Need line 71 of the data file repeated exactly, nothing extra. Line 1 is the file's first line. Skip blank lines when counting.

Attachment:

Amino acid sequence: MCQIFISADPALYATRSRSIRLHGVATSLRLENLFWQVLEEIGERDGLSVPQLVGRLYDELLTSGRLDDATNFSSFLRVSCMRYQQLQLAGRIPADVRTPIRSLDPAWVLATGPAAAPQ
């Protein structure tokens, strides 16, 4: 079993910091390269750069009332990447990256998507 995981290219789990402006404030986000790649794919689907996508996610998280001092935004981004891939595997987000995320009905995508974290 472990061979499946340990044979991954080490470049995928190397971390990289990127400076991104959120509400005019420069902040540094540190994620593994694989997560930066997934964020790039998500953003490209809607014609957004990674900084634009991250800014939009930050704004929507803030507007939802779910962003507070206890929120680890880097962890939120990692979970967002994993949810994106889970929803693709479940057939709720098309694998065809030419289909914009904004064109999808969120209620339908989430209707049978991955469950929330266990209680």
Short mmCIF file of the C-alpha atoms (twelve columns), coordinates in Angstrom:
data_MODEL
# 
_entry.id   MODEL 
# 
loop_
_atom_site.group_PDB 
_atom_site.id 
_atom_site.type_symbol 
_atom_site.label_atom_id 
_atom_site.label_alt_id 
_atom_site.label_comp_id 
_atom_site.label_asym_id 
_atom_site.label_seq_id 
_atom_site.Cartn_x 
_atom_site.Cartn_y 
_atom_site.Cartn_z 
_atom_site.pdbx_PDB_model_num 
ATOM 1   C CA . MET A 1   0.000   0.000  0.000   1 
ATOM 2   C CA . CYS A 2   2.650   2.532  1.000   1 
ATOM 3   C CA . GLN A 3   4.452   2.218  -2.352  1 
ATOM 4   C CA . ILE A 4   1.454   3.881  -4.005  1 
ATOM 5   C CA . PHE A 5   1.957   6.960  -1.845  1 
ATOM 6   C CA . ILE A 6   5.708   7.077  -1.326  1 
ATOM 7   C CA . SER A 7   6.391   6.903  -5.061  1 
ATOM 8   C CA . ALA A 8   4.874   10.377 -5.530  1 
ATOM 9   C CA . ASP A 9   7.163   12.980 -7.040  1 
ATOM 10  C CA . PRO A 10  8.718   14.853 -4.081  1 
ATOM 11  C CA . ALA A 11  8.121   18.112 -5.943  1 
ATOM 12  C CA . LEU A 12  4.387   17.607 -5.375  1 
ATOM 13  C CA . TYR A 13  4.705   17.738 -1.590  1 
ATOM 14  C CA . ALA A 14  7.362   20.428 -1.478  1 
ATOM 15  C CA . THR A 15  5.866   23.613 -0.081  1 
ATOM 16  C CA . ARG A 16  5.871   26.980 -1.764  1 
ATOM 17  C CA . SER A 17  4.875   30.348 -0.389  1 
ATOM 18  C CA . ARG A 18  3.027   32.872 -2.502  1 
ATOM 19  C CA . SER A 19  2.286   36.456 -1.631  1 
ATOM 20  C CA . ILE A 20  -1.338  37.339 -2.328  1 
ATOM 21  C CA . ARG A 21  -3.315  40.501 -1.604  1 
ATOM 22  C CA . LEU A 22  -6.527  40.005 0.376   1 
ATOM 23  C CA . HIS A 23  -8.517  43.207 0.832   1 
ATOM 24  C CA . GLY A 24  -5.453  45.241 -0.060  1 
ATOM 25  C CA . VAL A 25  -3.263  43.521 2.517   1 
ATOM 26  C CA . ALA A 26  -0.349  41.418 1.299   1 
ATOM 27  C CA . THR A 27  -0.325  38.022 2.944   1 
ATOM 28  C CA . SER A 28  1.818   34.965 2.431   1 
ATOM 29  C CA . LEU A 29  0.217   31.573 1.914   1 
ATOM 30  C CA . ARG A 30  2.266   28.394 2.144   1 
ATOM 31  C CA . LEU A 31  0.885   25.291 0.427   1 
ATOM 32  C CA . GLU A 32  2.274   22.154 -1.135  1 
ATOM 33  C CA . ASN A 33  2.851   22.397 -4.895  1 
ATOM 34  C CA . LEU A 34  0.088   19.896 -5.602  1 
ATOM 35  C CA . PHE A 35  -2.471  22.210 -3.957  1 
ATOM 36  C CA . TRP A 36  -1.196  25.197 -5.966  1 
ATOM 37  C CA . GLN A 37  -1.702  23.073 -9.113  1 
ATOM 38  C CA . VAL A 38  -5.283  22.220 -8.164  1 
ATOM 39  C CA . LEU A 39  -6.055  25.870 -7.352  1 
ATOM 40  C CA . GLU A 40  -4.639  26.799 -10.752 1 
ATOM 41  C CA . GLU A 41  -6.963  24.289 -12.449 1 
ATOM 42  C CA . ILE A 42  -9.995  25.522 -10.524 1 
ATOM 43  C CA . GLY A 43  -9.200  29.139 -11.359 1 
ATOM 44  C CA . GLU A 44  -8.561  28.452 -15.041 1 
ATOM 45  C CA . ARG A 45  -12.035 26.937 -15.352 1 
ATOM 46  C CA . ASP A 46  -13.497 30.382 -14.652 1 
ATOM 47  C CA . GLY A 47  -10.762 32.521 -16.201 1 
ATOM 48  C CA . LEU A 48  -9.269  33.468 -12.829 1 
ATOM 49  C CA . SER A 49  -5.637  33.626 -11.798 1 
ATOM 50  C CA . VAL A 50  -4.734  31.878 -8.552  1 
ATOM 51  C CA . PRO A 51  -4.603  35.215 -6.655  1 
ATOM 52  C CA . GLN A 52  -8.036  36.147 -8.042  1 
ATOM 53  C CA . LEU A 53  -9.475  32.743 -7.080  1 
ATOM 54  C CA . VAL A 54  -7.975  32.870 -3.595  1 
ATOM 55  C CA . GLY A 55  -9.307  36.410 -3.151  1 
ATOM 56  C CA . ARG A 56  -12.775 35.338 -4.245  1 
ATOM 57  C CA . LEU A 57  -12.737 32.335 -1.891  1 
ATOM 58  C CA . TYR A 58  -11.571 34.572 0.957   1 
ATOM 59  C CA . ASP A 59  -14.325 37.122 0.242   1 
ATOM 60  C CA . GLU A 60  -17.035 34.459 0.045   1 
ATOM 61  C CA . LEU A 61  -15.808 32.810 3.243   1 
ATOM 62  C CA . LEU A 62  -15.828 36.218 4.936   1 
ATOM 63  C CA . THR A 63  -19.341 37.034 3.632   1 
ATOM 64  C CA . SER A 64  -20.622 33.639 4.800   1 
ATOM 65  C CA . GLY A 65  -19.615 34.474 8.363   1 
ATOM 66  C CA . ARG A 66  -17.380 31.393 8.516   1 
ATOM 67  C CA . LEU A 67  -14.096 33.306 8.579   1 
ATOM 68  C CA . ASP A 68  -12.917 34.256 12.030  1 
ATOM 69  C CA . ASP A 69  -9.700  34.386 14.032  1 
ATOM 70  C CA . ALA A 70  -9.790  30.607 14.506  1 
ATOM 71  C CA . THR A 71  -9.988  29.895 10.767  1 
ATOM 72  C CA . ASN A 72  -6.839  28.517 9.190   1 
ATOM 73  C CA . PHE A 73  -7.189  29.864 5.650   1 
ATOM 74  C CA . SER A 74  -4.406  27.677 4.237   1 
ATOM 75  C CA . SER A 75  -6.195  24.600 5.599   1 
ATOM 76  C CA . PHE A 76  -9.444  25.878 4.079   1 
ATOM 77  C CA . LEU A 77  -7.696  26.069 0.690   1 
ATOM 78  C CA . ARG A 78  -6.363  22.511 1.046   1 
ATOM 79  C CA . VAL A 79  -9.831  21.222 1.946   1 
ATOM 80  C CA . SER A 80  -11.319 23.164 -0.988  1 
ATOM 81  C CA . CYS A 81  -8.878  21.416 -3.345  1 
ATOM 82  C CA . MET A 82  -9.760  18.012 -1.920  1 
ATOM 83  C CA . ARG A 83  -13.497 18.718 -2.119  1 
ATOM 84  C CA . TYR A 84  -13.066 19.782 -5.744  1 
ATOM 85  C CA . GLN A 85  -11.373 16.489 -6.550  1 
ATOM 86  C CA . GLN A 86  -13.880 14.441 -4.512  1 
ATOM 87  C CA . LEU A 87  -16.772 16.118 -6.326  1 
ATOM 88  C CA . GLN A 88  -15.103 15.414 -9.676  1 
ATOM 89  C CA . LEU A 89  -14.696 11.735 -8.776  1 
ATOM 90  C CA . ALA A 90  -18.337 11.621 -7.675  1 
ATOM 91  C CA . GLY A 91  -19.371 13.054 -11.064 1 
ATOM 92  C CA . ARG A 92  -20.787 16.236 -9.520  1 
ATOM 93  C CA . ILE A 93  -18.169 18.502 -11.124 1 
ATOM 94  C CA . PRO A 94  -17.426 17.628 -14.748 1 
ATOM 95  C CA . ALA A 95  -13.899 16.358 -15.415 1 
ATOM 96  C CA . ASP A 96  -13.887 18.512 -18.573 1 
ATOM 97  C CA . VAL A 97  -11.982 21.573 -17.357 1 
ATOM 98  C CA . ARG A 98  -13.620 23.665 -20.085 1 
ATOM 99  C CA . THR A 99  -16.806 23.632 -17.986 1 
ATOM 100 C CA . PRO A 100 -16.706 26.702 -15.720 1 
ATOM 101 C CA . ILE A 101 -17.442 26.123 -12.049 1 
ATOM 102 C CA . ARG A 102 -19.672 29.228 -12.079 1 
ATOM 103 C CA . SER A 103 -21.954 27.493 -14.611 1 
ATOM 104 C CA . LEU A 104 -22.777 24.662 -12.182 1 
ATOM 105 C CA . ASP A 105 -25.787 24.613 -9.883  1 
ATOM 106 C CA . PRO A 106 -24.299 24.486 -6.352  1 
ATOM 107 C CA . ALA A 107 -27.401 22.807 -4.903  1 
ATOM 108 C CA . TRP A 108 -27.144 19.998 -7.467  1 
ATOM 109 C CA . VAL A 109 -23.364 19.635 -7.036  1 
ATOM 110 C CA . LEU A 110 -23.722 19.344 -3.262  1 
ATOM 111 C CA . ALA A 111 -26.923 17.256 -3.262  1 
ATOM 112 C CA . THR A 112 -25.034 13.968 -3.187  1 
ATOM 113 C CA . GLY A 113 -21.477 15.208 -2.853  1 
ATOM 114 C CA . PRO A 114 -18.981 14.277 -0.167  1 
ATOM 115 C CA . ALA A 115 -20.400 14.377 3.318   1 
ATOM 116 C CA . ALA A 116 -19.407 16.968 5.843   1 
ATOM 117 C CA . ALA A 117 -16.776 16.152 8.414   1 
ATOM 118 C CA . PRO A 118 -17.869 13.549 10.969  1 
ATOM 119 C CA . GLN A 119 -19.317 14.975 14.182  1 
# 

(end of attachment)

ATOM 51  C CA . PRO A 51  -4.603  35.215 -6.655  1 